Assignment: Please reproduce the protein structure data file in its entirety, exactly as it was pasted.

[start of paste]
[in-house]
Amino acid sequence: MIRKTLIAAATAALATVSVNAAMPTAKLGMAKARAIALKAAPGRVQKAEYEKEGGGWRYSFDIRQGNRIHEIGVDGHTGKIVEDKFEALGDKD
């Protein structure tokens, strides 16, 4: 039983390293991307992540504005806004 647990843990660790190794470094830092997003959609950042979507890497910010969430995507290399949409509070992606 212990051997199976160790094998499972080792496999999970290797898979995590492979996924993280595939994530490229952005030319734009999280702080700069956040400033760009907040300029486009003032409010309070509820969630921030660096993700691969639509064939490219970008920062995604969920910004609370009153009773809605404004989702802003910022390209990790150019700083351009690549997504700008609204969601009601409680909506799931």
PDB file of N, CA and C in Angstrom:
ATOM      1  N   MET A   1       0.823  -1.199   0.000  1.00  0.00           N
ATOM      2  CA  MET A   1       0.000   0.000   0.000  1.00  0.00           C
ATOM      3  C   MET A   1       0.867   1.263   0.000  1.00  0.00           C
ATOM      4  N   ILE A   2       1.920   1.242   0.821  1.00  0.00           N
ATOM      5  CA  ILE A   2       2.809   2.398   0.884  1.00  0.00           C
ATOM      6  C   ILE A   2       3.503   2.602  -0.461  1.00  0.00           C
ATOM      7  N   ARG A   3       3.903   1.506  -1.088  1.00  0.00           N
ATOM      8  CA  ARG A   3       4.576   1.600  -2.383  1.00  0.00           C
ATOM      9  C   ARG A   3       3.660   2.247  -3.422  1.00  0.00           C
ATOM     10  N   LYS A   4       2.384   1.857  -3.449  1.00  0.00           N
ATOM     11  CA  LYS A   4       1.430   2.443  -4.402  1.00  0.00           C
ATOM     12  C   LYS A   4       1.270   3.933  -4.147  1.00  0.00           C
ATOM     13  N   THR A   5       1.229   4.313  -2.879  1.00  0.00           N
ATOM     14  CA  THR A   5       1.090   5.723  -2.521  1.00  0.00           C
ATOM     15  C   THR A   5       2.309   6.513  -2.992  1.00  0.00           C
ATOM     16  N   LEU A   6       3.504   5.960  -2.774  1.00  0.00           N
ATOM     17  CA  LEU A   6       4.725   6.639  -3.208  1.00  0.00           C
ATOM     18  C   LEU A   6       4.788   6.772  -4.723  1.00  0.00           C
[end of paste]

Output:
[in-house]
Amino acid sequence: MIRKTLIAAATAALATVSVNAAMPTAKLGMAKARAIALKAAPGRVQKAEYEKEGGGWRYSFDIRQGNRIHEIGVDGHTGKIVEDKFEALGDKD
């Protein structure tokens, strides 16, 4: 039983390293991307992540504005806004 647990843990660790190794470094830092997003959609950042979507890497910010969430995507290399949409509070992606 212990051997199976160790094998499972080792496999999970290797898979995590492979996924993280595939994530490229952005030319734009999280702080700069956040400033760009907040300029486009003032409010309070509820969630921030660096993700691969639509064939490219970008920062995604969920910004609370009153009773809605404004989702802003910022390209990790150019700083351009690549997504700008609204969601009601409680909506799931």
PDB file of N, CA and C in Angstrom:
ATOM      1  N   MET A   1       0.823  -1.199   0.000  1.00  0.00           N
ATOM      2  CA  MET A   1       0.000   0.000   0.000  1.00  0.00           C
ATOM      3  C   MET A   1       0.867   1.263   0.000  1.00  0.00           C
ATOM      4  N   ILE A   2       1.920   1.242   0.821  1.00  0.00           N
ATOM      5  CA  ILE A   2       2.809   2.398   0.884  1.00  0.00           C
ATOM      6  C   ILE A   2       3.503   2.602  -0.461  1.00  0.00           C
ATOM      7  N   ARG A   3       3.903   1.506  -1.088  1.00  0.00           N
ATOM      8  CA  ARG A   3       4.576   1.600  -2.383  1.00  0.00           C
ATOM      9  C   ARG A   3       3.660   2.247  -3.422  1.00  0.00           C
ATOM     10  N   LYS A   4       2.384   1.857  -3.449  1.00  0.00           N
ATOM     11  CA  LYS A   4       1.430   2.443  -4.402  1.00  0.00           C
ATOM     12  C   LYS A   4       1.270   3.933  -4.147  1.00  0.00           C
ATOM     13  N   THR A   5       1.229   4.313  -2.879  1.00  0.00           N
ATOM     14  CA  THR A   5       1.090   5.723  -2.521  1.00  0.00           C
ATOM     15  C   THR A   5       2.309   6.513  -2.992  1.00  0.00           C
ATOM     16  N   LEU A   6       3.504   5.960  -2.774  1.00  0.00           N
ATOM     17  CA  LEU A   6       4.725   6.639  -3.208  1.00  0.00           C
ATOM     18  C   LEU A   6       4.788   6.772  -4.723  1.00  0.00           C